The Sennheiser RS120 headphones have not been designed to be used as your listening method of choice when out and about as you are entertained by your favourite portable music player. Instead this headset is meant to free you from being physically tied to the source of your listening material when in the home. The Sennheiser RS120 achieves this feat through the use of wireless technology to deliver the audio from the source to your ears.
Described as an “open, supra-aural wireless RF headphone”, the Sennheiser RS120 consists of the receiver headphones and a transmitting charging docking station. You also get a mains power lead, two rechargeable AAA batteries and an adapter for converting a 3.5mm jack plug to a 6.3mm jack plug. Documentation is provided in the form of a couple of booklets covering Quick Start and Safety issues.
The over-the-ear style headphone unit has been designed in such a way that they can only fit comfortably on the head when positioned the correct way round. This ensures that, even if you miss the “R” and “L” indicators above each ear piece, the appropriate audio stream is delivered to the correct ear. The head band has three padded sections arranged across the top while the swivel mounted earpieces are well padded for a comfortable fit.
Separate controls are located on each earpiece. On the left you will find the on/off switch while the right earpiece has control wheels to adjust tuning and the volume level. The left earpiece also features a battery compartment for the two AAA batteries that power the headphones. This compartment is revealed by twisting the padded section of the earpiece.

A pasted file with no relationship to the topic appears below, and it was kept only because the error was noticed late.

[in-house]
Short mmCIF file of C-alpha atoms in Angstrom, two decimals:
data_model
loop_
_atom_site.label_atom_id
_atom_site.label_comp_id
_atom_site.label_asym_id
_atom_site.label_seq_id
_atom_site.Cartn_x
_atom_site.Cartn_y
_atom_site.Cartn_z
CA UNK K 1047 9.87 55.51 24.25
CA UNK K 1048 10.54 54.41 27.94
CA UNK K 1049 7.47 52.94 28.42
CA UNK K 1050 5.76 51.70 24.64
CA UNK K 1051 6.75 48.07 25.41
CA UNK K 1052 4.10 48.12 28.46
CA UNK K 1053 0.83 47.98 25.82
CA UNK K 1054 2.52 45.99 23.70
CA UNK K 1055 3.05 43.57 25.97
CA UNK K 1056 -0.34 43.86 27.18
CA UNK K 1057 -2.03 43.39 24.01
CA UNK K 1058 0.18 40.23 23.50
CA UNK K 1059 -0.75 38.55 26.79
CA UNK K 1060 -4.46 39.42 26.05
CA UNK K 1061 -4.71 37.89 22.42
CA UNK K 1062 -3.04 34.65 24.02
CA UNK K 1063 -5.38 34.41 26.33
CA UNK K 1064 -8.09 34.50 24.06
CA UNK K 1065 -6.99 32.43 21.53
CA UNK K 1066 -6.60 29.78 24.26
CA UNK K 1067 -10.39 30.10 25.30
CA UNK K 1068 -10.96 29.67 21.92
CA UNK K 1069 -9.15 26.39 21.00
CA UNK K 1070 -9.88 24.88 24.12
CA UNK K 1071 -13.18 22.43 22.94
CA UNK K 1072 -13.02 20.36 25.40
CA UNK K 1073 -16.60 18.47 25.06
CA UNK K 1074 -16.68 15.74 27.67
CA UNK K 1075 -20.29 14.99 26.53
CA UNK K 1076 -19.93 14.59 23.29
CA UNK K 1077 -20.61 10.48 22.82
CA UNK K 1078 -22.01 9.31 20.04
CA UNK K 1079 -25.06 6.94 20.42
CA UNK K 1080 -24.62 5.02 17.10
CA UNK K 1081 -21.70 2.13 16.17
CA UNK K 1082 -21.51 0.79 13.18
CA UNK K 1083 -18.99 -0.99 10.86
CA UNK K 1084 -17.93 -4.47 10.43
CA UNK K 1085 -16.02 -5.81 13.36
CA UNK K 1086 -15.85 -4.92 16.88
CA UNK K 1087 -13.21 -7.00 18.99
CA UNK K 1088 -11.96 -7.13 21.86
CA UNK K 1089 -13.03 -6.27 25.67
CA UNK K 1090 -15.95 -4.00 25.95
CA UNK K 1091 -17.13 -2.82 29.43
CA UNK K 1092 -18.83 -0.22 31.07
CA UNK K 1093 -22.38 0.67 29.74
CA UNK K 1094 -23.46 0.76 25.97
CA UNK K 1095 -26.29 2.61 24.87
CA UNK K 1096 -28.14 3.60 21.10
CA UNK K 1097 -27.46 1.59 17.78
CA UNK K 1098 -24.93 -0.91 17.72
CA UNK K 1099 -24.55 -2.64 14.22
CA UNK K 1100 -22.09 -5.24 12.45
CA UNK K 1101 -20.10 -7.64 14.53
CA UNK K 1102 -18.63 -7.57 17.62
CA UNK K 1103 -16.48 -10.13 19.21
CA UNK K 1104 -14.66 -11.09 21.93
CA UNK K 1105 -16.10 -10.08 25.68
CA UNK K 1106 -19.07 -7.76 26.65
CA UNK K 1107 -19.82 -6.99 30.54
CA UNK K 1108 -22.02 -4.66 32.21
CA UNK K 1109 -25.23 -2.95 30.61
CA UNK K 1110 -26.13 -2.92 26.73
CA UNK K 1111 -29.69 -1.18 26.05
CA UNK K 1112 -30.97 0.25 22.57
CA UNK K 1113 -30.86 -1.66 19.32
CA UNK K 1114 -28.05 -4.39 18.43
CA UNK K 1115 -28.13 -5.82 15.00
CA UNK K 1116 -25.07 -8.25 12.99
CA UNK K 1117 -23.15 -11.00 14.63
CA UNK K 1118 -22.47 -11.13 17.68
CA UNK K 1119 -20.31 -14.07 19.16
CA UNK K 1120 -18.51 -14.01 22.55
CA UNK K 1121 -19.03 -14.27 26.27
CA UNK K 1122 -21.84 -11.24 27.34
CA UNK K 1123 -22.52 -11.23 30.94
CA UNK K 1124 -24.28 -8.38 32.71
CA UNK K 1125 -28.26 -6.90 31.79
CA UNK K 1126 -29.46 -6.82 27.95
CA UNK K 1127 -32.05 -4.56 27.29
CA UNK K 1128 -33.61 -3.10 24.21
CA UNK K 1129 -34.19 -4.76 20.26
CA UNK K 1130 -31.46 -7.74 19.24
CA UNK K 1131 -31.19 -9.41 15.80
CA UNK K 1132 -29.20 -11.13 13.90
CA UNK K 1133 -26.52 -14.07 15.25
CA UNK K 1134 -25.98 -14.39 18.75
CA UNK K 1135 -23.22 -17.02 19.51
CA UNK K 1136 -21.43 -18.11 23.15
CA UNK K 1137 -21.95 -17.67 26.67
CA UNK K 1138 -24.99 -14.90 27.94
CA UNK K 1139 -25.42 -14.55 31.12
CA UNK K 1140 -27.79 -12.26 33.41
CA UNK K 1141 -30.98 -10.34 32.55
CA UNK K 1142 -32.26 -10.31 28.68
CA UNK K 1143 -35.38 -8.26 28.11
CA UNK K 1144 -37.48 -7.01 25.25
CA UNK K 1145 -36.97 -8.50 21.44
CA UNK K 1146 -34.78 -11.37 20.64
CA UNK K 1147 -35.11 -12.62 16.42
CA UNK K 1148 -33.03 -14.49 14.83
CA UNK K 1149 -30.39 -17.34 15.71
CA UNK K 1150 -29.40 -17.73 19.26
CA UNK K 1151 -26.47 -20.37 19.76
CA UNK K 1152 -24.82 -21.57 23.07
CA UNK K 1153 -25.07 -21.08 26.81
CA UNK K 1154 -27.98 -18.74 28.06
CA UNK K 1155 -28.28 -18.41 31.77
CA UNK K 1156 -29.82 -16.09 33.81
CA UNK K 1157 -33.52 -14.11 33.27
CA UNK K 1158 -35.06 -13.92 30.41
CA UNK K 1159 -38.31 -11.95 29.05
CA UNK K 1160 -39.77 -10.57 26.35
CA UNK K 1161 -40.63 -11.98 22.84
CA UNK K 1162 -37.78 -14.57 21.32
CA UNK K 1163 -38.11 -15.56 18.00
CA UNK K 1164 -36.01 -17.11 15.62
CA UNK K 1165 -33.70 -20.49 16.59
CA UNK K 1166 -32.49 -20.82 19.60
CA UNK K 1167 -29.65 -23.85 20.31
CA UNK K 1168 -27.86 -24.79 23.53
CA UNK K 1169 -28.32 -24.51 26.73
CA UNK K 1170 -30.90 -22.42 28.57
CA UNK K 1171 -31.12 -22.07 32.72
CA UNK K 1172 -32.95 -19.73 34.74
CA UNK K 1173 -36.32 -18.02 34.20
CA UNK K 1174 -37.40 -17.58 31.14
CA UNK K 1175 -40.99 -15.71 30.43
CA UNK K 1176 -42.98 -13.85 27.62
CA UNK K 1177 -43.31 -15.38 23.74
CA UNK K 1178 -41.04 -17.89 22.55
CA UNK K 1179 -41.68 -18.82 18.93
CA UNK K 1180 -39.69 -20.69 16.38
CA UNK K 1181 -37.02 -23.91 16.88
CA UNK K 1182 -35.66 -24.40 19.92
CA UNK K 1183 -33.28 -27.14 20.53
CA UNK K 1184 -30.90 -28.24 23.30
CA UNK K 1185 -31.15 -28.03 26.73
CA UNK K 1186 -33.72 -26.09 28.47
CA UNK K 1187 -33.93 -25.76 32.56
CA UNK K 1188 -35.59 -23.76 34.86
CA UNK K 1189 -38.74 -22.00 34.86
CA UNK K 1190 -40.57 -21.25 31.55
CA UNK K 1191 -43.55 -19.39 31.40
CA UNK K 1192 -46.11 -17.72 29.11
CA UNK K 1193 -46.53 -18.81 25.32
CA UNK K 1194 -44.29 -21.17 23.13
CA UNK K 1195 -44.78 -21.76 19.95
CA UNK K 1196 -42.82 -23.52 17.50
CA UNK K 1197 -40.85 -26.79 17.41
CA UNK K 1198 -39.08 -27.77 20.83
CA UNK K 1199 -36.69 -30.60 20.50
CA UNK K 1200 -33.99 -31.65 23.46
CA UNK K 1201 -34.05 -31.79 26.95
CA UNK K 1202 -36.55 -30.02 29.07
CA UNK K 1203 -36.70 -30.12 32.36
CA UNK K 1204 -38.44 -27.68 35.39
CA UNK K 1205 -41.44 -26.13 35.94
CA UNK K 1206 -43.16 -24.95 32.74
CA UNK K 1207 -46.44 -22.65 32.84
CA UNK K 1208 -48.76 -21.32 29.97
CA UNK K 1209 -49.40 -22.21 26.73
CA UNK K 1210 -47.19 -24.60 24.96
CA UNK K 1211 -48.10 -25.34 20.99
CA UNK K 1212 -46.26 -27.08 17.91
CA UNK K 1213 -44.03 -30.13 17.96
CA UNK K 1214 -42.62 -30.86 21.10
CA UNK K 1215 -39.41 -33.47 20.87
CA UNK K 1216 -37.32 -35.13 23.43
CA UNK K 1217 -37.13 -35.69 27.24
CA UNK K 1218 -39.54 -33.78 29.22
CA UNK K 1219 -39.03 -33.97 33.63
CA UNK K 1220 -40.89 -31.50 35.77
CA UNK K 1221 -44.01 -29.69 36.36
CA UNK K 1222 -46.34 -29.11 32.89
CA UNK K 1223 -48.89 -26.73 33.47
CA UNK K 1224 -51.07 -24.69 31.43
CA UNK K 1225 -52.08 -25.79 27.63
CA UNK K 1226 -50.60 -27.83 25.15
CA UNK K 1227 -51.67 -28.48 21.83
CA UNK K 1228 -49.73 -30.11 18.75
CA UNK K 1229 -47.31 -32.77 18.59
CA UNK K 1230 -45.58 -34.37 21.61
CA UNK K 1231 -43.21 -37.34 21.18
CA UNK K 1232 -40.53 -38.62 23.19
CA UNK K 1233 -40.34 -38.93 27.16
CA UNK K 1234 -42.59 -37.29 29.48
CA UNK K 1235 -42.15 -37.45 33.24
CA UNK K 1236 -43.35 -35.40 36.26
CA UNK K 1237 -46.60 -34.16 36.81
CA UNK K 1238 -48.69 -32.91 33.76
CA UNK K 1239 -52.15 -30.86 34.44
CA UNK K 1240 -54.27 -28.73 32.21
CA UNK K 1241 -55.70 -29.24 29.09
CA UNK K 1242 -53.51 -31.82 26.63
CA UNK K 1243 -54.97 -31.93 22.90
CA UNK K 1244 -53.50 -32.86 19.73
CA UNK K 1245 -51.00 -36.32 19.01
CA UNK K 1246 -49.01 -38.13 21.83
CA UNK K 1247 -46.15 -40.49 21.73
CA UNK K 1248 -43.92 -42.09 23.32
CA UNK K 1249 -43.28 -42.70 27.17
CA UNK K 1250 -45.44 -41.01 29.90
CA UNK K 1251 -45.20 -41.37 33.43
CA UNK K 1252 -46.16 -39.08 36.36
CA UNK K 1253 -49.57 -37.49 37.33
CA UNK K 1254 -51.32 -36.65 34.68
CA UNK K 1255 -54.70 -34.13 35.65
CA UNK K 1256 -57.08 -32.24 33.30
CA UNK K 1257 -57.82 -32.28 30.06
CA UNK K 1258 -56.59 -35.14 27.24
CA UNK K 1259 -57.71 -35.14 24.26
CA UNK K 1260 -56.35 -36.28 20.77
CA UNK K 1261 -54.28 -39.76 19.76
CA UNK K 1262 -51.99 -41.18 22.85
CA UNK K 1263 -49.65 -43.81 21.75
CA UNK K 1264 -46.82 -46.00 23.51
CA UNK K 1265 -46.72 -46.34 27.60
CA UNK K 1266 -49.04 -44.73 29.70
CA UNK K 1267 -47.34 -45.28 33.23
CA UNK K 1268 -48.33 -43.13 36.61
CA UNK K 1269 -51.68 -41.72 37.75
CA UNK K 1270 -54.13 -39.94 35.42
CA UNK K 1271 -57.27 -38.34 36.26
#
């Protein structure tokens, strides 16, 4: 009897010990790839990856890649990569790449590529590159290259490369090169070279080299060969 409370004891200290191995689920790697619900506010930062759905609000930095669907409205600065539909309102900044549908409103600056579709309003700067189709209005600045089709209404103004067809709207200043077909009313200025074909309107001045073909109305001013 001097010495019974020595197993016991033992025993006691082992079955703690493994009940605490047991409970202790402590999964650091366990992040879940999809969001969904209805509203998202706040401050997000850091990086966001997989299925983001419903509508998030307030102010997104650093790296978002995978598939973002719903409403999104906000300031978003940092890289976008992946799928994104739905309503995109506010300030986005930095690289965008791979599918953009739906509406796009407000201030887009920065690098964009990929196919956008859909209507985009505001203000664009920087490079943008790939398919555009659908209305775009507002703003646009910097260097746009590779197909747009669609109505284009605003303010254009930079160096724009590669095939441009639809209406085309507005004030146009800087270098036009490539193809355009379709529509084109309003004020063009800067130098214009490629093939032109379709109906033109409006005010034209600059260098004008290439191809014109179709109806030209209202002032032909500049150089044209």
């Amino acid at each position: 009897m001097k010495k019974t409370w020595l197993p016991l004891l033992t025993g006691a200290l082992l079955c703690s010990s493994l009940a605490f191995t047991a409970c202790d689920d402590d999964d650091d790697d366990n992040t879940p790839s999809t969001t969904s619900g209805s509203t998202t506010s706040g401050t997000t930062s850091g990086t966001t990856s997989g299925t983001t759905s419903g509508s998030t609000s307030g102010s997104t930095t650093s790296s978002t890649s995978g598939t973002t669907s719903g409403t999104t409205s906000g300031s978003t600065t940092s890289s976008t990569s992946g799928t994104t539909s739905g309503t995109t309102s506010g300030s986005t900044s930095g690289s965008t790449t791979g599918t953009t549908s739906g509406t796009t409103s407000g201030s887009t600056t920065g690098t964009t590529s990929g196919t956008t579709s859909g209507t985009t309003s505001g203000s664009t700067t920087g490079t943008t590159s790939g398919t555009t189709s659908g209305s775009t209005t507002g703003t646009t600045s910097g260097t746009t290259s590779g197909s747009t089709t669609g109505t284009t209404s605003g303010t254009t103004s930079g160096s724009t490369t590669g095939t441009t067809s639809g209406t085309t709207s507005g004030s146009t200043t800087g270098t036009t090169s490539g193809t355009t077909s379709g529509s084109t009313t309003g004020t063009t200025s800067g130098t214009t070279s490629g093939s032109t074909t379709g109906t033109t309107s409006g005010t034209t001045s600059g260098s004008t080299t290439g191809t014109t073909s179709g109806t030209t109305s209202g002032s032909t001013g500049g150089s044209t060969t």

As mentioned earlier, the RS120 kit comes with rechargeable AAA batteries. These batteries are charged by placing the headphones on a metal frame that extrudes from the unit’s black and grey docking station which needs to be connected to a power source. Attaching the supplied power lead for this purpose proved to be a very tight fit ensuring there was no chance of this lead becoming accidently disconnected. Along with being connected to a power source, the transmitting docking station needs to be linked to an audio device via a permanently attached lead.
Positioned at the front of the docking station is a small toggle switch that allows you to select from three available channels. This feature only comes into its own if you have more than one transmitter broadcasting from different audio sources.
When setting up the kit you do need to make sure that the transmitter is connected to a power and audio source. It is possible that the headphones could be able to pick up a signal if the transmitter is only connected to either power or audio source but you can be sure that the quality will be distorted by static and it will not be the audio you might expect. With both power and audio connections established you will probably need to make a minor adjustment to the tuning to get the optimum signal for your listening pleasure. You can also adjust the volume setting. I found it easier to adjust both the tuning and volume level when not wearing the headphones.
Sennheiser has rated the range of the wireless capability of this unit at being up to 100 metres. Presumably the tests that were used to give this figure were based on an open environment or one that contained no walls or obstructions between the source and destination. When in operation in my home, static began to intrude on the signal when I was 24 metres away from the transmitter. The signal had to travel through several walls which reduced the signal strength so causing this problem.
Keeping within the 24 metres produced a good clear signal with excellent audio quality. I was pleased with the performance of the Sennheiser RS120 allowing me to wander around my home listening to my favourite music without the need to be tethered by a trailing lead. I had seen the Sennheiser RS120 priced at £96.
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